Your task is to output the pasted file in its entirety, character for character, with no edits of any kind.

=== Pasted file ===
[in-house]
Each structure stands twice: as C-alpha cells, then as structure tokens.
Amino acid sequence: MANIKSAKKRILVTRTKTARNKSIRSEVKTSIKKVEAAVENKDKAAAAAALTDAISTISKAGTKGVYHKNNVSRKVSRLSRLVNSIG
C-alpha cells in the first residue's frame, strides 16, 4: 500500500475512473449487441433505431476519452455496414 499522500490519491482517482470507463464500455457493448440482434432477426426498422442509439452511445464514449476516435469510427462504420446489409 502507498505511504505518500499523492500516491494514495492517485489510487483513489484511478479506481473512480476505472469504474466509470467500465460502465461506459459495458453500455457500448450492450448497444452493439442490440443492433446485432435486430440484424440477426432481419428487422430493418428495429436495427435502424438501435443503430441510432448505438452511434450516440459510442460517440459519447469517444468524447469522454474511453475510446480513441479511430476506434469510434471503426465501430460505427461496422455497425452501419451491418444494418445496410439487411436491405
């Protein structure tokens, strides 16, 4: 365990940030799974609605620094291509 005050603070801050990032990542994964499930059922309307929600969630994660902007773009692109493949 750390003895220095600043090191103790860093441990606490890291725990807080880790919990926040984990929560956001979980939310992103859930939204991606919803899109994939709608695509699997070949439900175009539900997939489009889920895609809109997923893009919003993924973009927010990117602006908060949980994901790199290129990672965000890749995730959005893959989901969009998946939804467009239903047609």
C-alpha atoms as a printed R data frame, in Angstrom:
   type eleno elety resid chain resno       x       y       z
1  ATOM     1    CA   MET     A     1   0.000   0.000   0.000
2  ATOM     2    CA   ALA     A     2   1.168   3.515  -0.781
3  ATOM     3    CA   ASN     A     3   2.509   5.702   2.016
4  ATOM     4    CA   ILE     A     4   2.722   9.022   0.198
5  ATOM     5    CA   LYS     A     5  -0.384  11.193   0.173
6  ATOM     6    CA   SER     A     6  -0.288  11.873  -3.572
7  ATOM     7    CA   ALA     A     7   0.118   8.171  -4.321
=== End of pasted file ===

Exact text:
[in-house]
Each structure stands twice: as C-alpha cells, then as structure tokens.
Amino acid sequence: MANIKSAKKRILVTRTKTARNKSIRSEVKTSIKKVEAAVENKDKAAAAAALTDAISTISKAGTKGVYHKNNVSRKVSRLSRLVNSIG
C-alpha cells in the first residue's frame, strides 16, 4: 500500500475512473449487441433505431476519452455496414 499522500490519491482517482470507463464500455457493448440482434432477426426498422442509439452511445464514449476516435469510427462504420446489409 502507498505511504505518500499523492500516491494514495492517485489510487483513489484511478479506481473512480476505472469504474466509470467500465460502465461506459459495458453500455457500448450492450448497444452493439442490440443492433446485432435486430440484424440477426432481419428487422430493418428495429436495427435502424438501435443503430441510432448505438452511434450516440459510442460517440459519447469517444468524447469522454474511453475510446480513441479511430476506434469510434471503426465501430460505427461496422455497425452501419451491418444494418445496410439487411436491405
């Protein structure tokens, strides 16, 4: 365990940030799974609605620094291509 005050603070801050990032990542994964499930059922309307929600969630994660902007773009692109493949 750390003895220095600043090191103790860093441990606490890291725990807080880790919990926040984990929560956001979980939310992103859930939204991606919803899109994939709608695509699997070949439900175009539900997939489009889920895609809109997923893009919003993924973009927010990117602006908060949980994901790199290129990672965000890749995730959005893959989901969009998946939804467009239903047609």
C-alpha atoms as a printed R data frame, in Angstrom:
   type eleno elety resid chain resno       x       y       z
1  ATOM     1    CA   MET     A     1   0.000   0.000   0.000
2  ATOM     2    CA   ALA     A     2   1.168   3.515  -0.781
3  ATOM     3    CA   ASN     A     3   2.509   5.702   2.016
4  ATOM     4    CA   ILE     A     4   2.722   9.022   0.198
5  ATOM     5    CA   LYS     A     5  -0.384  11.193   0.173
6  ATOM     6    CA   SER     A     6  -0.288  11.873  -3.572
7  ATOM     7    CA   ALA     A     7   0.118   8.171  -4.321